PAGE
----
How does this compare to political campaigns and voters? In recent history there has been a growing trend in campaigns to engage in negative advertising. Often these ads have no information about the candidate’s platform and amount to little more than personal attacks. According to the study by Amherst 54% of ads in 2010 were pure negative advertising. The truth is, whether voters want to believe it or not they are being treated much like the spectators in the Slam Dunk contest. Politicians are trying to distract the voters from the true issues and play to their emotions in order to win. Just like Blake Griffin.

Something to think about next time you hear a political consultant or pundit referring to some candidate’s chance of winning as a “slam dunk.”

New blog alert: Bleeding Heart Libertarians

Ethics for Adversaries is a newish kid on the blogging block. In the life-cycle of a typical blog, it’s probably a toddler now; just beginning to find its legs and sometimes capable of walking in the direction it intends, for at least a few steps.

There’s an even newer kid, though. Still wrapped in blankets and being passed back and forth between parents and nurses: Bleeding Heart Libertarians. It is the brainchild of a clutch of unusually large and active brains, who will occupy themselves there with questions of how to formulate and justify an urbane libertarian-like political philosophy. They don’t put it this way, but the name they chose for the blog could be replaced by “How to be a libertarian without being an asshole.” (I had a professor as an undergrad who wrote a book manuscript with the socialist version of that as his working title.)

In the actual words of one of the founding bloggers, Matt Zwolinski, a philosopher at the University of San Diego:

I’ve created this blog as a forum for academic philosophers who are attracted both to libertarianism and to ideals of social or distributive justice.  Labels are often a greater source of confusion than insight in academic discourse, and no doubt most of the contributors to this blog will wish to qualify the sense in which they fit this description.  Some, for instance, will qualify their libertarianism with a label – “left-libertarian,” or perhaps “liberaltarian.” Others might prefer to think of themselves as “classical liberals” or even “market anarchists.”  But libertarianism, as I’ve argued elsewhere, is a broad intellectual tradition bound together more by rough agreement than by meeting a set of necessary and sufficient conditions.   What we have in common on this blog is an appreciati0n for market mechanisms, for voluntary social cooperation, for property rights, and for individual liberty.  But we appreciate those things, in large part, becauseof the way they contribute to important human goods – and especially the way in which they allow some of society’s most vulnerable members to realize those goods.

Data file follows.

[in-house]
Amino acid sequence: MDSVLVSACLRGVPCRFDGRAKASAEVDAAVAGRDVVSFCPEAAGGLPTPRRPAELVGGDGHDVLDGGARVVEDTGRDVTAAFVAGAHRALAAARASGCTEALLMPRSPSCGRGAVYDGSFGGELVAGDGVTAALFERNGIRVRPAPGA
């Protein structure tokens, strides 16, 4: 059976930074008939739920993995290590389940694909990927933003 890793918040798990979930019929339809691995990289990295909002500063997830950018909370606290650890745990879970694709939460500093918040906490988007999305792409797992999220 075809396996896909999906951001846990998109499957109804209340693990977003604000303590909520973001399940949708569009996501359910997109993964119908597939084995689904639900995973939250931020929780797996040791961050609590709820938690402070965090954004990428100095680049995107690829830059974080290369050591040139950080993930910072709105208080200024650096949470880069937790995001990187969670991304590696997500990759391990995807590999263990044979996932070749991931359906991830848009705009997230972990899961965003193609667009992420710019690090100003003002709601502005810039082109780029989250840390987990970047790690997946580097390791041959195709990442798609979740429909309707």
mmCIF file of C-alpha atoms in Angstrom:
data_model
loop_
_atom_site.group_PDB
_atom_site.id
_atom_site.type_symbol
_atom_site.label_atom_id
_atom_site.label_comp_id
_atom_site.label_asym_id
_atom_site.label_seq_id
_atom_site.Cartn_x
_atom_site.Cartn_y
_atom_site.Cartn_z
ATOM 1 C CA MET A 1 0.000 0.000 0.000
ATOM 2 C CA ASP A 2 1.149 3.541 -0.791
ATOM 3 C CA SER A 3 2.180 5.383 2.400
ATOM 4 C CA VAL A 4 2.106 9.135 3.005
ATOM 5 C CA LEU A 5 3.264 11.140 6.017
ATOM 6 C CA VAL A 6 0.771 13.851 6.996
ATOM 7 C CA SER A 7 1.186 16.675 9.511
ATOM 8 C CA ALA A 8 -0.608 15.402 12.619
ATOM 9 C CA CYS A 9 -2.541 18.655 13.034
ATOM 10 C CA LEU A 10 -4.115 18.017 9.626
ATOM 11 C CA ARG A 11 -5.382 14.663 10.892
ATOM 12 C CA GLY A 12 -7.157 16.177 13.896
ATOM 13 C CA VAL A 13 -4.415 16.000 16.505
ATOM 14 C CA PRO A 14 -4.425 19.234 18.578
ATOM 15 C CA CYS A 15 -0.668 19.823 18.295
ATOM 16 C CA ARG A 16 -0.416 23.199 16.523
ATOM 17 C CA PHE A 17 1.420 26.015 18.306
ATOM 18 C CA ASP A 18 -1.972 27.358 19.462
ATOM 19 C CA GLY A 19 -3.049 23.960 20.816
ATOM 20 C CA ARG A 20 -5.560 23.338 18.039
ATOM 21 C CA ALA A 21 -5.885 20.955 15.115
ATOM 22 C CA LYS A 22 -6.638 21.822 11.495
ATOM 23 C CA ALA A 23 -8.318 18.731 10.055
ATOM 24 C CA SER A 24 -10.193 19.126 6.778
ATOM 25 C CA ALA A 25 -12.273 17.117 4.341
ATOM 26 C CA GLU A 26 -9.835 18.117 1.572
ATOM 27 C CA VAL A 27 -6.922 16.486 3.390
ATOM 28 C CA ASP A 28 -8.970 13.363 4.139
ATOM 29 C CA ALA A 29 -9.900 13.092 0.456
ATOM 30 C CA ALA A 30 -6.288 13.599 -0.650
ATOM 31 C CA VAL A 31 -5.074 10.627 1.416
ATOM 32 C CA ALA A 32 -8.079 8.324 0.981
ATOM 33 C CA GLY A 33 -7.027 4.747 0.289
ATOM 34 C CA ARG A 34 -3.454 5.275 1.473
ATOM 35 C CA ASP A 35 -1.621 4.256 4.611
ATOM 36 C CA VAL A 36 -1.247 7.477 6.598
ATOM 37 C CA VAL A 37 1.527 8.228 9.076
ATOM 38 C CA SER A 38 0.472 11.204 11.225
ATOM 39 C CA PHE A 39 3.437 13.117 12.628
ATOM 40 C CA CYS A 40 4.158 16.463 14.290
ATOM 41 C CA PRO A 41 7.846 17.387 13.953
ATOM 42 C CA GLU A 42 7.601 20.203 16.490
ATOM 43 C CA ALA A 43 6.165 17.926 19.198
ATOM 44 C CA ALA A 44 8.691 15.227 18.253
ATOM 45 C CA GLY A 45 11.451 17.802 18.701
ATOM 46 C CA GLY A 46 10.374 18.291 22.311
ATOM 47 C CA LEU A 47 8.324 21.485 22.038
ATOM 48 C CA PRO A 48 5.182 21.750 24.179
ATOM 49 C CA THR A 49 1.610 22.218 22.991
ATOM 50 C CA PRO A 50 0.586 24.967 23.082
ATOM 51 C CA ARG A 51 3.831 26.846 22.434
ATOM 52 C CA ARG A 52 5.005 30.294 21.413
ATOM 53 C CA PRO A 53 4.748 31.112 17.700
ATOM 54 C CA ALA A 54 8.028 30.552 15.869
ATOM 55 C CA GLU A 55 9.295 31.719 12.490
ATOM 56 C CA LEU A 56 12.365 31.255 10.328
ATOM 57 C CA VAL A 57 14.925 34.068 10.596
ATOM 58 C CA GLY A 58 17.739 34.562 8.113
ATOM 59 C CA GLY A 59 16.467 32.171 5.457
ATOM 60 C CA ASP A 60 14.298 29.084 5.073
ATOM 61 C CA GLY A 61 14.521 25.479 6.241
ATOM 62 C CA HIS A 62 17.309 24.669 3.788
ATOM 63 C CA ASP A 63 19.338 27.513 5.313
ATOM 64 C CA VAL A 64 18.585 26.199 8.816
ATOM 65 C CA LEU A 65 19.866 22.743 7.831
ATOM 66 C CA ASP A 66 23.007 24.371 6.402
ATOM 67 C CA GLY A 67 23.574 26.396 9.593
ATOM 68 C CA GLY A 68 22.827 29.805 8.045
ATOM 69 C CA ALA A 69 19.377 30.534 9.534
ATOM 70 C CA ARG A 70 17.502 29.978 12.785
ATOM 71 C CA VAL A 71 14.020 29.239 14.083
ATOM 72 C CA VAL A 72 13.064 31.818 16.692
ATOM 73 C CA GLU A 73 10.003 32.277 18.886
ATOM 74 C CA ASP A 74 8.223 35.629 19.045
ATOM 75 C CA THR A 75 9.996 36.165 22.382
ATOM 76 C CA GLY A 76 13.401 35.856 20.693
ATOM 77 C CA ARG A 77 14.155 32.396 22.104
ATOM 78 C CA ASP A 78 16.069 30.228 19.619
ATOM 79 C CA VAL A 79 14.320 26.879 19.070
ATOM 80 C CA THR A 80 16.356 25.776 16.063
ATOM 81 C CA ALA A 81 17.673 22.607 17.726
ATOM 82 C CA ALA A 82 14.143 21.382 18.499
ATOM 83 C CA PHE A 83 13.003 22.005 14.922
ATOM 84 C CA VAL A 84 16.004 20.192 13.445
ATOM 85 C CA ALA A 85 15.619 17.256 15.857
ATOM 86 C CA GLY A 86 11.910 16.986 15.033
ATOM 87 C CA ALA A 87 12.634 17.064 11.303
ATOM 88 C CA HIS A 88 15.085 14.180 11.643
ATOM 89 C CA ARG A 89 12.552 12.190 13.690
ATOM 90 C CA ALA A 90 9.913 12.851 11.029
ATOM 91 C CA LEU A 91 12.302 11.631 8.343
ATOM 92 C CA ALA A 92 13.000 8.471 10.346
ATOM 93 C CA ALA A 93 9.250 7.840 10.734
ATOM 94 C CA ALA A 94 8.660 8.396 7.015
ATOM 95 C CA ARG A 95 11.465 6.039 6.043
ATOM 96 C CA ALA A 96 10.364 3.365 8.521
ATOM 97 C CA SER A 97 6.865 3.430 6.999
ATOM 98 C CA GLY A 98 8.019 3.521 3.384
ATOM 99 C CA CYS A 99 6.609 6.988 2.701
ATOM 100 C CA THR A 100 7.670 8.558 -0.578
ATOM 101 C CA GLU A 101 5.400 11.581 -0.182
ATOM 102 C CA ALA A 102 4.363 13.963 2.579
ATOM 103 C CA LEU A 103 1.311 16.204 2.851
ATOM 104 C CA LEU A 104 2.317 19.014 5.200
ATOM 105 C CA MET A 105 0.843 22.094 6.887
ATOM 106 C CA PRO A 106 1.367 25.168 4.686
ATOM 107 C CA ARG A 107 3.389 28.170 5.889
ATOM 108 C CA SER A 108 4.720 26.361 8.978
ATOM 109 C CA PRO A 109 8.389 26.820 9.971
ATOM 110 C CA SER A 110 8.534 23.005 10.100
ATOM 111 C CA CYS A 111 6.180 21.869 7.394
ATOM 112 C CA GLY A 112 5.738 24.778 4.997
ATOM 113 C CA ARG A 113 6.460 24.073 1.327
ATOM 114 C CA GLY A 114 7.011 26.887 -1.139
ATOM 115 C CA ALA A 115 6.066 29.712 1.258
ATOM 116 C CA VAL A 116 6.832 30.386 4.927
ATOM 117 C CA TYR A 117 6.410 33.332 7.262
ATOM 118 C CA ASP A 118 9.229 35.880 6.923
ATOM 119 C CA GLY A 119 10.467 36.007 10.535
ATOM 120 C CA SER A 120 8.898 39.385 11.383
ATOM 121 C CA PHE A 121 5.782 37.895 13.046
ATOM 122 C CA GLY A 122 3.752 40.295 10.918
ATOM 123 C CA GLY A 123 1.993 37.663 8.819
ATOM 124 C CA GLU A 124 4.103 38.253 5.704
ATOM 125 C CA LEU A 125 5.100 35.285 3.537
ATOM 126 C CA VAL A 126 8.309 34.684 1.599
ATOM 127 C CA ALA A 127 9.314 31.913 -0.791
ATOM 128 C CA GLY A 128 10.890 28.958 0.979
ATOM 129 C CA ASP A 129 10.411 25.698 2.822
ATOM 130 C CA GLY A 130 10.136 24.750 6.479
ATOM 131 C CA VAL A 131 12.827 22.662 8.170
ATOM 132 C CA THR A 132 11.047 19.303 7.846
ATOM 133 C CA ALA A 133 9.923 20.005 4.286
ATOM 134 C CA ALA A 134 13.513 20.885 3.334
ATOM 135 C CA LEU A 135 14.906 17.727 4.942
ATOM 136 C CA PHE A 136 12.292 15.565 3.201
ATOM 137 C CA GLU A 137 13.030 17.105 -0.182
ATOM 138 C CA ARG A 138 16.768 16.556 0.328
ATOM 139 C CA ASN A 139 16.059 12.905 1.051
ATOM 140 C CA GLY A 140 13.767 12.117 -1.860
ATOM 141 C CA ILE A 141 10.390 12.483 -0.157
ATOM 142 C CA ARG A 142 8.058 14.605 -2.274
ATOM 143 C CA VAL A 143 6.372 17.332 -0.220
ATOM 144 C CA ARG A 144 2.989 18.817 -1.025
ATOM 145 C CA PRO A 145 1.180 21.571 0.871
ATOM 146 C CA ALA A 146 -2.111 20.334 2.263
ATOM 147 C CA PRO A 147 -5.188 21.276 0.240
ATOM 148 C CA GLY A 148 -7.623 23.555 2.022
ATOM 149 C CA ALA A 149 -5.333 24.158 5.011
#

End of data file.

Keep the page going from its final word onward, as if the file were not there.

Not everybody who is concerned about the design of, and ethics within, deliberately adversarial institutions will consider themselves to a member of Matt’s broad coalition. But everyone in that tent should be interested in the challenges raised here at Ethics for Adversaries. So with this shout-out I happily send them what may well be their first ping-back.

Best of luck, fellows (for so far their team is very masculine). Let us know when we should cross-post.

Bipartisan or Bust?

It seems that nearly every time President Obama or Speaker of the House John Bohener makes a speech the magic B word is somewhere in it—bipartisanship. Just yesterday when the Senate passed a stopgap measure to avoid a government shutdown, Obama said, “I’m pleased that Democrats and Republicans in Congress came together and passed a plan.” Throughout his campaign, Obama also crafted an image of bipartisanship. I can’t help but ask the question, do Democrats and Republicans truly want to work together like they claim? If they do, then there actions (like voting to repeal “Obamacare” by the Republicans or walking out of the Wisconsin state legislature by the Democrats) don’t seem to match their words. And if they don’t actually want to be bipartisan, then why do they insist on spending so much time on it?

The American political party system is an example of an adversarial institution. What makes this institution so interesting is that nothing in our Constitution creates a party system, in fact our founding fathers warned against the influence of parties. Now, however, we have a highly regulated system with complex rules and the party system is one of the foremost features of American democracy. There is a common notion, however, that the party system is somehow detrimental to our democracy and that being an “independent” is a matter of pride.

Nancy Rosenblum, a Harvard professor of government, writes in her book On the Side of the Angels: An Appreciation of Parties and Partisanship, that there is a notion in America that anti-partisanship is an ideal to strive for. In an interview with the Dartmouth student newspaper, she said that “Anti-partisanship is as old as politics and as old as the dinosaurs.”

Rosenblum, however maintains that partisanship is exactly one of democracies strongest positive features, and without it the system of American democracy that exists today would look totally different—and worse. “We don’t need independence or post-partisanship, but better partisanship.”

So, maybe instead of always throwing out empty words about bipartisanship and “above the Beltway” rhetoric, our political leaders could do well to reexamine their own party politics.

Be careful what you ask for; you just might get it

In a 1923 essay called “The Ethics of Competition,” Frank Knight, who would become one of the founders of the Chicago School, thought that business had become a kind of game or sport, and he wondered how good or “healthy” a game it was.

Knight begins his classic text by rehearsing the argument from an earlier essay of his, “Ethics and the Economic Interpretation.” He had previously tried “argue against the view of ethics most commonly accepted among economists…” It was, he argued, “against ‘scientific ethics’ of any kind, against any view which sets out from the assumption that human wants are objective and measurable magnitudes and that the satisfaction of such wants is the essence and criterion of value…”